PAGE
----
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Comparing Jeremy Hazelbaker with other hot Cardinals starts

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Is the 28 year-old rookie the next Albert Pujols, the next Bo Hart, or just the first Jeremy Hazelbaker?

Billy Hurst-USA TODAY Sports

According to Wikipedia, the definitive source for scientific answers, Earth was formed 4.54 billion years ago. The current life expectancy in the United States is 79 years. Consider how statistically insignificant seventy-nine years is in the context of the length of time the Earth has existed. With that in mind, consider how incredibly fortunate you are that you managed to find yourself on Earth during the Jeremy Hazelbaker era.

Certainly, other eras had their advantages. And future generations will experience technology and cultural flourishes which would fascinate those of us living in 2016. But we are witnesses to the rise of Jeremy Hazelbaker and they aren't.

We are in the nascent stages of Hazelbaker's career, but what he has shown through the first nine games of the first season of his Major League Baseball career has been nothing short of incredible. Although it was initially considered a surprise for Hazelbaker to even make the MLB club out of Spring Training, and he arguably only made the team because of an injury to Ruben Tejada, his performance has been superb.

Here is a look at Jeremy Hazelbaker's statistics through his first nine MLB games, compared to the five other Cardinals in the 21st century with an OPS of over 1.000 during the first nine games of their careers.

Jeremy Hazelbaker, 2016 32 6 13 3 1 3 7 2 7 .481 .484 1.000 1.484
Bo Hart, 2003 46 11 22 2 2 1 5 1 6 .489 .500 .689 1.189
Albert Pujols, 2001 35 6 11 3 0 3 11 3 5 .344 .400 .719 1.119
Matt Adams, 2012 36 4 13 5 0 1 5 2 7 .382 .417 .618 1.034
Brian Barton, 2008 19 2 7 2 1 0 2 1 1 .389 .421 .611 1.032
John Rodriguez, 2005 29 4 9 2 0 2 3 2 6 .333 .379 .630 1.009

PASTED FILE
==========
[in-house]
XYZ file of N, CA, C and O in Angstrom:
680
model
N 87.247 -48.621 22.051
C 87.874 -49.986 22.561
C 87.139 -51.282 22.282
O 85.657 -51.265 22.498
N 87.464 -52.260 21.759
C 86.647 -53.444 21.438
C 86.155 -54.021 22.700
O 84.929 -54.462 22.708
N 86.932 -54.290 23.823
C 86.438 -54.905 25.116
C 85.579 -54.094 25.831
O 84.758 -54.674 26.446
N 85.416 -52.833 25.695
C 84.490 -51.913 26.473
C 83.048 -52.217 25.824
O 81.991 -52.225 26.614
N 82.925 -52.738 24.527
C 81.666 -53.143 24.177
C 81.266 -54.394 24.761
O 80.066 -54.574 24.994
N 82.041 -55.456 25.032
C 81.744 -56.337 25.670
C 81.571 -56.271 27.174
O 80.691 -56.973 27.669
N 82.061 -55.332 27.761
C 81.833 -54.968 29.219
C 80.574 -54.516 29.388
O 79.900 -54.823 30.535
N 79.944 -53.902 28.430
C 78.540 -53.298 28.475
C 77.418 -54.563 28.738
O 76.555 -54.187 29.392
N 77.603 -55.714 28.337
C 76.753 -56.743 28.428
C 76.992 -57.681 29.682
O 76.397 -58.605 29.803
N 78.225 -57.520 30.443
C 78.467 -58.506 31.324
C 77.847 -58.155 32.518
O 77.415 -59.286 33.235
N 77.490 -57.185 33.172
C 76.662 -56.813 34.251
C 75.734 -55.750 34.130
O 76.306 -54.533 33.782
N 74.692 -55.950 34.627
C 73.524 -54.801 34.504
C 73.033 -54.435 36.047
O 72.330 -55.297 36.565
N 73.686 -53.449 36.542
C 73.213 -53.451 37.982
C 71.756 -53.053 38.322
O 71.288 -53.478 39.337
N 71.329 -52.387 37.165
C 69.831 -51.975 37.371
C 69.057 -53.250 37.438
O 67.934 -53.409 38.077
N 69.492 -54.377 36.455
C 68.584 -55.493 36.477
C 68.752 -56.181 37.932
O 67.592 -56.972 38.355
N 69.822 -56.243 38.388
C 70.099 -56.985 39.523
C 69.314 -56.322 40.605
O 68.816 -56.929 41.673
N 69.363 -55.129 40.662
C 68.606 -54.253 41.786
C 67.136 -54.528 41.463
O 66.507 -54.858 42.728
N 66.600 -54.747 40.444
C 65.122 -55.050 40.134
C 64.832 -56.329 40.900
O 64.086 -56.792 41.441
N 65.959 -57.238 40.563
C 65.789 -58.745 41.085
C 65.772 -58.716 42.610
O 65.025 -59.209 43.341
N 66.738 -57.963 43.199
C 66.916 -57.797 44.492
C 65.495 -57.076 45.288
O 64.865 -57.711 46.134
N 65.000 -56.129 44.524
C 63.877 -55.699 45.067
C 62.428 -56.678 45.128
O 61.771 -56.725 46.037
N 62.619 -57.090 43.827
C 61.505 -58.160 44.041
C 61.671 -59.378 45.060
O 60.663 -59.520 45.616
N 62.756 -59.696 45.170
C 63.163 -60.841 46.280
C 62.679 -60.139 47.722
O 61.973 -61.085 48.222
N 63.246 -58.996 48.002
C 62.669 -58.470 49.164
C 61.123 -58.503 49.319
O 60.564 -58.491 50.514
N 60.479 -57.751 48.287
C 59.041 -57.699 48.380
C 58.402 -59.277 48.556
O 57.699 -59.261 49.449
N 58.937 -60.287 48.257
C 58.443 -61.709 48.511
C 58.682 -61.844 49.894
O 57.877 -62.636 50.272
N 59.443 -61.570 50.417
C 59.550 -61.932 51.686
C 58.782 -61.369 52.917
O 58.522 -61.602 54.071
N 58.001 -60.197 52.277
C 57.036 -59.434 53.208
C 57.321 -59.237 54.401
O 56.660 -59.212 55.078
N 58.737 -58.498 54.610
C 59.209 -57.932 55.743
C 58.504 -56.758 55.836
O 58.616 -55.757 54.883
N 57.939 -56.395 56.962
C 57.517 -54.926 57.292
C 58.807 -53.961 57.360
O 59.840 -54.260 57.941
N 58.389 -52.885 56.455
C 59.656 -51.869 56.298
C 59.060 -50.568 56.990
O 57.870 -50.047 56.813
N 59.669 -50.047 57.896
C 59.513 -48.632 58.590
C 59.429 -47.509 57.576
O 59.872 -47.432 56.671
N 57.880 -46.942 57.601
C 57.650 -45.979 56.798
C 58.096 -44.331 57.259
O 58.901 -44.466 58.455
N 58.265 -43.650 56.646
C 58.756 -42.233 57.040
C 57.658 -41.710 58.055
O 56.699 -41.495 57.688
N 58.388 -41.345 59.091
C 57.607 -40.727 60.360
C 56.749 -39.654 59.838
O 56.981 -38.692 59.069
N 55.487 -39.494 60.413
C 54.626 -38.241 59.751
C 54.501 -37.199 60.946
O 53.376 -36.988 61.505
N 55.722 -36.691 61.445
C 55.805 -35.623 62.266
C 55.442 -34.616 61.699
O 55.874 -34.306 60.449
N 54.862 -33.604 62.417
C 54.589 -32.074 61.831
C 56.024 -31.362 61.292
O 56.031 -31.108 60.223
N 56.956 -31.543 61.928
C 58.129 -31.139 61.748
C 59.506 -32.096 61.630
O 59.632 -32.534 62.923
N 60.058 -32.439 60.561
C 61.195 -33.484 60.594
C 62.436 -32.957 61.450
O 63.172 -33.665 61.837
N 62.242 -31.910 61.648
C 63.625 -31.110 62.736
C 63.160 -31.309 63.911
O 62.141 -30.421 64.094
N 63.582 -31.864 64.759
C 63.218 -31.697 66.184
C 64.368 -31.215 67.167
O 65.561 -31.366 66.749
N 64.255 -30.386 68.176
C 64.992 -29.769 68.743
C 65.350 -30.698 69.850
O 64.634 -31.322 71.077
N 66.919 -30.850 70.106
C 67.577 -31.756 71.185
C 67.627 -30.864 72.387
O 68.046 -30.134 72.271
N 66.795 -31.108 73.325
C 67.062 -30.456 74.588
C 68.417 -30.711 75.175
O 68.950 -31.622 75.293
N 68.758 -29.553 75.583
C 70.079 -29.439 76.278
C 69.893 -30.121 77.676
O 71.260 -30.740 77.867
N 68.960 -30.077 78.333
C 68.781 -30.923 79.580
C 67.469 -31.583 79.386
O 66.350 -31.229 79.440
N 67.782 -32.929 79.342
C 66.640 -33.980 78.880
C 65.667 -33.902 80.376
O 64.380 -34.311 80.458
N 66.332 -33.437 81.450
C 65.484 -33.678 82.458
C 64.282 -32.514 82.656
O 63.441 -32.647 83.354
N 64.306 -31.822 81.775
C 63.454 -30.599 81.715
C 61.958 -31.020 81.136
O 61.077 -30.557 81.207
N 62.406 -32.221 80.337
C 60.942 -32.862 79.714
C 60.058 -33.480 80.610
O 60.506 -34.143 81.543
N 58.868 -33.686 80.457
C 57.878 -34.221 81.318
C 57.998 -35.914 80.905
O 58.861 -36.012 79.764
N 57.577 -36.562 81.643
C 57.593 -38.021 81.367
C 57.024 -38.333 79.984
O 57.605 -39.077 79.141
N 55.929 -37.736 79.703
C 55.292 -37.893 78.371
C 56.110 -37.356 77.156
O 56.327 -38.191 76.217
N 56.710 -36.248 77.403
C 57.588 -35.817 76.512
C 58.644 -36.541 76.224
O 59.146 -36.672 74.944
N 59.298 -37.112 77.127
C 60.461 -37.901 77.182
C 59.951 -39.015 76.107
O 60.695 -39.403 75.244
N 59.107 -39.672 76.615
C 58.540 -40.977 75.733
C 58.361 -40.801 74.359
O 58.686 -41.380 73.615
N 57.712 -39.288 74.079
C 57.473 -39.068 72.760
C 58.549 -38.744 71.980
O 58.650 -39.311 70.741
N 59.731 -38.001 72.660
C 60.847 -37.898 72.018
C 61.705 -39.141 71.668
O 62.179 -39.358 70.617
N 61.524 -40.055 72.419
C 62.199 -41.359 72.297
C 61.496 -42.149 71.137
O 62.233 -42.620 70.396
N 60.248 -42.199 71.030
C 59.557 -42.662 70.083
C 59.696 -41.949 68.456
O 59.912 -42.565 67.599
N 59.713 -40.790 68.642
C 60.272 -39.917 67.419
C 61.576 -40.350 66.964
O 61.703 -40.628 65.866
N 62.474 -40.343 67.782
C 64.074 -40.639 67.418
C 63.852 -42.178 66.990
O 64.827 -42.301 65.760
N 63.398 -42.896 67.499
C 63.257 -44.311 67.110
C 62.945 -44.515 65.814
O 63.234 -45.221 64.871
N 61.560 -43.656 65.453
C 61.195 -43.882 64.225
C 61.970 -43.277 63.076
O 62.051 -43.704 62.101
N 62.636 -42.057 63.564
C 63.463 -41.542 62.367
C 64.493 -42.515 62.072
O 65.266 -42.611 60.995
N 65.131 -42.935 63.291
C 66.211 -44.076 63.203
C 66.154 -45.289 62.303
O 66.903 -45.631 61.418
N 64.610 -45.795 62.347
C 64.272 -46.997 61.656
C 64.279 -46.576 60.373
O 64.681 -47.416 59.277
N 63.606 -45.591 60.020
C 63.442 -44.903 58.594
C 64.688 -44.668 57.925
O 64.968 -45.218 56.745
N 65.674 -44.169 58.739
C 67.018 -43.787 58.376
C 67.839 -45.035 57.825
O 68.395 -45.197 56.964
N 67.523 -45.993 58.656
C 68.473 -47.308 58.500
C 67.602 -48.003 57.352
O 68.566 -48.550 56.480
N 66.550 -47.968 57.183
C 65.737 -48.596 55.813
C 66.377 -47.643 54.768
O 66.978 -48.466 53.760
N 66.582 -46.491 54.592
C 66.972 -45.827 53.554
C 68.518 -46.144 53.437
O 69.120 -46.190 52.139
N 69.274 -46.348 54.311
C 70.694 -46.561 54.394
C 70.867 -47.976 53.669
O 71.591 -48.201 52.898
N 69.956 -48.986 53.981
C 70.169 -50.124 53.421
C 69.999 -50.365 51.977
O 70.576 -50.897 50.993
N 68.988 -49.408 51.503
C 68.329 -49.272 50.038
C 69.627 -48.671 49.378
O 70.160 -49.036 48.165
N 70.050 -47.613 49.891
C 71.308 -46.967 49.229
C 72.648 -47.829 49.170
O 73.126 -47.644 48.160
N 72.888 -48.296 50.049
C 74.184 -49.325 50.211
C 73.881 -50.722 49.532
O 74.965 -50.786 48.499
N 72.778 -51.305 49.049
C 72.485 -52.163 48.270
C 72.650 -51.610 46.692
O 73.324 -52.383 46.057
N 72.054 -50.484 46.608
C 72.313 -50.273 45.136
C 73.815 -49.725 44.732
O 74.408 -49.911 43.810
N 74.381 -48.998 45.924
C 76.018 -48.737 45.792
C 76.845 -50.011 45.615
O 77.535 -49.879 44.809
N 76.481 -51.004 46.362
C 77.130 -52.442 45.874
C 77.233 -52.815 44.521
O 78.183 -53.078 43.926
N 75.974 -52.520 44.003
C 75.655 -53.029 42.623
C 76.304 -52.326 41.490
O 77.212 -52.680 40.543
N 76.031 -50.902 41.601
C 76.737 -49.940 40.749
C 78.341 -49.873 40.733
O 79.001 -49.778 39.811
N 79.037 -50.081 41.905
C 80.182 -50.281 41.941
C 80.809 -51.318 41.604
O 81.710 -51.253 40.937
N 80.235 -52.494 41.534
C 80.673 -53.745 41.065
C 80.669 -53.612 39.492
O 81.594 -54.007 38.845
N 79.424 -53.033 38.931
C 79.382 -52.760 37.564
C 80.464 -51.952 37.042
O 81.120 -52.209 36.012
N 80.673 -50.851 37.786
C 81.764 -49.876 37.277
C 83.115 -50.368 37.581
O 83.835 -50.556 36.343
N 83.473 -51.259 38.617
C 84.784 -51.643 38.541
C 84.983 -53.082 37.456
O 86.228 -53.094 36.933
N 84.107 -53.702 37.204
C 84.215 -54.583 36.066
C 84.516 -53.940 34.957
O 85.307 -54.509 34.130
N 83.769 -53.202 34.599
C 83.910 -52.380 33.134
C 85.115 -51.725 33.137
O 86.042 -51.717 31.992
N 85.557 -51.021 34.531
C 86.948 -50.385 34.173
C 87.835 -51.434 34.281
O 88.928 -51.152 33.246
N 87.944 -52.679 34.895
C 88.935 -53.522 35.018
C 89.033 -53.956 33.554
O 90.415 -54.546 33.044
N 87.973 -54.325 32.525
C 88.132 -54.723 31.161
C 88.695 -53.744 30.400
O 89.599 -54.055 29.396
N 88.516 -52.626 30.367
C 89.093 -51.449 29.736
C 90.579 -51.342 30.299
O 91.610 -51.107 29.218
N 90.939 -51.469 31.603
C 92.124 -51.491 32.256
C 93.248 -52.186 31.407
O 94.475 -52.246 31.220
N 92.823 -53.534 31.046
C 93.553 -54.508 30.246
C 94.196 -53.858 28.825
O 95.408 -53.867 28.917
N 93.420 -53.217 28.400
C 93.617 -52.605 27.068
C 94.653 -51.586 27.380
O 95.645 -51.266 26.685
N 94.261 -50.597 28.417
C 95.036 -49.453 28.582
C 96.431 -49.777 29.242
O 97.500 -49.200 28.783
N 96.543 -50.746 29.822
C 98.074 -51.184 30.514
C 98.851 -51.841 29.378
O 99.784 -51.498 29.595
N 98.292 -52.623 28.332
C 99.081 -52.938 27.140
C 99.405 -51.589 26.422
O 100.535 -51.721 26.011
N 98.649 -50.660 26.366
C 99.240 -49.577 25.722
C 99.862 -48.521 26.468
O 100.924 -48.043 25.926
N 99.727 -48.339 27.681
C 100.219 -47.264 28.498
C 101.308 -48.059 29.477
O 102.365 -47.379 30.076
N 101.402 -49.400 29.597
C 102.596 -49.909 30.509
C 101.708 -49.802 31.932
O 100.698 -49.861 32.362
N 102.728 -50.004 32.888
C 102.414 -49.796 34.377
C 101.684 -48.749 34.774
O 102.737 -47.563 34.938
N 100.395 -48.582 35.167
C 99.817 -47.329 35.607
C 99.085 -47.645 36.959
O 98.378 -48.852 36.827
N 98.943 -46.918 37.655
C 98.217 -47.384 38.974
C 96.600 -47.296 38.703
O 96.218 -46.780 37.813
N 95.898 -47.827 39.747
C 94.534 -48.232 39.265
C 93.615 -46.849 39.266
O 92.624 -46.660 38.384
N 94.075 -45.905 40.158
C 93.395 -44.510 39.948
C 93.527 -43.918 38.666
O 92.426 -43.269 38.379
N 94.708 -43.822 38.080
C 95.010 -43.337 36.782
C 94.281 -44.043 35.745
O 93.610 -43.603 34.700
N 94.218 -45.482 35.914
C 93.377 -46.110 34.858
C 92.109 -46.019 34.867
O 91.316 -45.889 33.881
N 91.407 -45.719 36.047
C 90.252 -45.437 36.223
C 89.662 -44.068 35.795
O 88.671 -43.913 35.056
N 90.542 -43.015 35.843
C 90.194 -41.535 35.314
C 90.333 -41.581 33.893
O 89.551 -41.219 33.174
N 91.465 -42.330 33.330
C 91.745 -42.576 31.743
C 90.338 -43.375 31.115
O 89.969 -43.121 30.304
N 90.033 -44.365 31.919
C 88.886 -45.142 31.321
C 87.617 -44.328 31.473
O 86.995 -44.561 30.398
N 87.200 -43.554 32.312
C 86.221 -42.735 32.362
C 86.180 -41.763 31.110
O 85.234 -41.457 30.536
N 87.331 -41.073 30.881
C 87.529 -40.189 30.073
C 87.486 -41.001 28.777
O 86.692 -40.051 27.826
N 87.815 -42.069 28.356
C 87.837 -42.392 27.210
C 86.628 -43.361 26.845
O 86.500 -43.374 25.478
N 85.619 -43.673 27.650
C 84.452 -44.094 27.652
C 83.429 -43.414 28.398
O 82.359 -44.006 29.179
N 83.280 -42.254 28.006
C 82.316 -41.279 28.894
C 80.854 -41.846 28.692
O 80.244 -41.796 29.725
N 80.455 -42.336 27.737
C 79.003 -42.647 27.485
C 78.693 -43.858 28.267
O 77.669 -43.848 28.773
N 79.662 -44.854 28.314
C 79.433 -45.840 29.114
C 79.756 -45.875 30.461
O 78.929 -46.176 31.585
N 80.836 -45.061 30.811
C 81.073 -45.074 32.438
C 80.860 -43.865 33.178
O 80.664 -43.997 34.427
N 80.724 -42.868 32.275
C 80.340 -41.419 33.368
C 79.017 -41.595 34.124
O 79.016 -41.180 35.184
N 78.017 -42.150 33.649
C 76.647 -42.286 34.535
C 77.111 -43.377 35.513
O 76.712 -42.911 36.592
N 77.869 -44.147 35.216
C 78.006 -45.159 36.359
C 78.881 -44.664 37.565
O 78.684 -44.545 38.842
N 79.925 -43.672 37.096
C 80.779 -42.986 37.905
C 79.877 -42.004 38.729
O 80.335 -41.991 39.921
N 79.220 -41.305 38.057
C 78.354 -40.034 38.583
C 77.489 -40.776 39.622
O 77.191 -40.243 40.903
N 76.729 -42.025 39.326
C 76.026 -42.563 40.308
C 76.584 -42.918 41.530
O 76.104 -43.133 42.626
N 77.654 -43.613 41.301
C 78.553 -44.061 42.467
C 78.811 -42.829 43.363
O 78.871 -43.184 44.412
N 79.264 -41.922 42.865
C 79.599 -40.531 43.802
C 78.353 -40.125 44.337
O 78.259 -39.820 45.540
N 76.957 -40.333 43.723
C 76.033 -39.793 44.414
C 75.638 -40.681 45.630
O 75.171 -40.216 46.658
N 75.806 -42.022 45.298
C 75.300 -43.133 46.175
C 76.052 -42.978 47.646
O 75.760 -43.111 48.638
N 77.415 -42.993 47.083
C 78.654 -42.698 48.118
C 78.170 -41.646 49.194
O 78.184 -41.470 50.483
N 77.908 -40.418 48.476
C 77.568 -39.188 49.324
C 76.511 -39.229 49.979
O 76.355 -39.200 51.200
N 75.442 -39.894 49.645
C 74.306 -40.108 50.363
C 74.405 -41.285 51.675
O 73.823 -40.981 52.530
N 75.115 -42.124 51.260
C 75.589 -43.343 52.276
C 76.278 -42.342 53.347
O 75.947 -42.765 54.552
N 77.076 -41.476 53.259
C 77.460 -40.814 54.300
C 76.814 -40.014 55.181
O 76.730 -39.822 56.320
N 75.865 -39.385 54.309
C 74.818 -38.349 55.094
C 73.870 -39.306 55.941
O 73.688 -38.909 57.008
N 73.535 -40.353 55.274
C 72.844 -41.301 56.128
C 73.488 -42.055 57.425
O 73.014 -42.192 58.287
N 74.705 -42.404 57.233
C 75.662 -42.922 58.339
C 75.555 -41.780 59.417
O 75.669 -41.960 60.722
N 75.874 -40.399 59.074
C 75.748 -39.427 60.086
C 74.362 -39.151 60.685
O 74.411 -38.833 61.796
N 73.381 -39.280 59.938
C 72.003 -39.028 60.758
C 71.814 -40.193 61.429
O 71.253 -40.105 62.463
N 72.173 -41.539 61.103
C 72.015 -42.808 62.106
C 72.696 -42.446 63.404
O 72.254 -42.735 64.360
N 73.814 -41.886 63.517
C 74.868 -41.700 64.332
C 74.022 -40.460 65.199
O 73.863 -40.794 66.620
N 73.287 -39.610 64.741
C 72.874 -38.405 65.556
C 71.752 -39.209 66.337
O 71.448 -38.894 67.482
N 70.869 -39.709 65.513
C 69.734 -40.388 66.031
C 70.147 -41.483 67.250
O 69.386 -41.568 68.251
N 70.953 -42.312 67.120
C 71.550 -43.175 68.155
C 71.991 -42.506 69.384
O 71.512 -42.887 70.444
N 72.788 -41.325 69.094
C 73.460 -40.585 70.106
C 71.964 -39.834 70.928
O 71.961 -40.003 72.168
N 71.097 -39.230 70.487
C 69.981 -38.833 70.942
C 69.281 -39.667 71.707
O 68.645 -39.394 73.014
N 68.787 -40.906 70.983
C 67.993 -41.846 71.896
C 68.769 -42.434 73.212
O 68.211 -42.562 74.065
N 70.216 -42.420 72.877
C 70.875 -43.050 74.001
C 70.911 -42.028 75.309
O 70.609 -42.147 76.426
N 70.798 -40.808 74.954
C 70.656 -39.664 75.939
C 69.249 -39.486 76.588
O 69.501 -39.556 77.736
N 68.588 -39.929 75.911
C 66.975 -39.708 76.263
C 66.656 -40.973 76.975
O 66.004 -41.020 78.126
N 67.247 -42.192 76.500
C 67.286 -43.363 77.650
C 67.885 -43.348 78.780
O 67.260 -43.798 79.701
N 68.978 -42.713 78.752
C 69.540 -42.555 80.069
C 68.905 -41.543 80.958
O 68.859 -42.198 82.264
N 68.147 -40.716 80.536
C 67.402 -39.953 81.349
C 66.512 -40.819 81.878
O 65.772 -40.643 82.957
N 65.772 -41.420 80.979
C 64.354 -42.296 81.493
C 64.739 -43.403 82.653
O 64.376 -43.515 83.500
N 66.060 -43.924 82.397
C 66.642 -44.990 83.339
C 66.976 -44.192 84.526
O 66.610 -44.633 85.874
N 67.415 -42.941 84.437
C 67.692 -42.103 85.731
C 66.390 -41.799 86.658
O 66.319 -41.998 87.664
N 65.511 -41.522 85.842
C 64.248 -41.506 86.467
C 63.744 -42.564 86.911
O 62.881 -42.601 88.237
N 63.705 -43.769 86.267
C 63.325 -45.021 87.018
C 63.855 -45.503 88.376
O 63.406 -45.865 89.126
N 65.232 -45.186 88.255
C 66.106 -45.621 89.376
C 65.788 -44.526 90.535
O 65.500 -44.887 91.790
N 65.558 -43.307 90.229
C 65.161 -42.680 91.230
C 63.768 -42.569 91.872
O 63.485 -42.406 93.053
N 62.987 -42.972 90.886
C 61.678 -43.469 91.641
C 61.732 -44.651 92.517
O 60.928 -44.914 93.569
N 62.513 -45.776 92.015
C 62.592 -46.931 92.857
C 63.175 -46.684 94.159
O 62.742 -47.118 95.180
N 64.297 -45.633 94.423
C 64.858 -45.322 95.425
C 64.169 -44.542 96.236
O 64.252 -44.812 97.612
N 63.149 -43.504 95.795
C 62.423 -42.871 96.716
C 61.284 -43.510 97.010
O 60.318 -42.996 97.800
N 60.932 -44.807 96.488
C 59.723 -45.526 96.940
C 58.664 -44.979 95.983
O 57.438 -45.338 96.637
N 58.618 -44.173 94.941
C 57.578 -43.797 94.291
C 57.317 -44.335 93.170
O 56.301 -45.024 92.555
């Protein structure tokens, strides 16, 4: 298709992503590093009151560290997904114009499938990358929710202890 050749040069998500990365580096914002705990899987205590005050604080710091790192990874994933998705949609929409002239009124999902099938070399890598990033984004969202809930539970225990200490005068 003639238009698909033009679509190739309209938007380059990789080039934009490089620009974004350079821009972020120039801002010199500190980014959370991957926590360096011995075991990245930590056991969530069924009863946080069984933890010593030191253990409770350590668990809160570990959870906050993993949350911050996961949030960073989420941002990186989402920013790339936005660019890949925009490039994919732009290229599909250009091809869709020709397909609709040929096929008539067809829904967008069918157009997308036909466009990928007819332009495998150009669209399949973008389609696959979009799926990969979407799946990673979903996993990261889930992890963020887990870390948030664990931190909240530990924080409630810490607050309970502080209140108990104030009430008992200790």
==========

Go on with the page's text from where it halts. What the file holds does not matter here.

The obligatory disclaimer here is that these are small sample sizes being used. We cannot draw any major conclusions from the above table simply because weird things can happen over 19 to 46 plate appearances. A full season's worth of plate appearances is not enough on which to draw conclusions on players with any real level of certainty, much less a week and a half or so's worth.

But they don't say nothing, per se. It's not a sheer coincidence that the third-best nine-game stretch to start a career for the Cardinals this century came from the greatest player in the franchise of the last few decades. Of course, that Bo Hart, a few months away from his 27th birthday and never considered a major prospect, outperformed Albert Pujols also reflects the inherent flaws of being wooed by small samples of data.

Now, to be clear, fans have every right to be excited by what Jeremy Hazelbaker has done to this point. Fans are not the ones filling out the lineup cards and they should root for all of their favorite teams' players, regardless of the underlying wisdom of a lineup's construction, to succeed beyond their wildest dreams.

But simply looking at a player's batting average on balls in play can help determine the difference between a wildly unsustainable hot start (Hart) and a sign of things to come (Pujols). Hart put 38 balls in play during his initial nine-game run and got hits on 21 of them, for an astonishing .553 BABIP. Pujols put 24 balls in play with eight hits, giving him an above-average .333 BABIP, but one which does not point nearly as obviously to good fortune.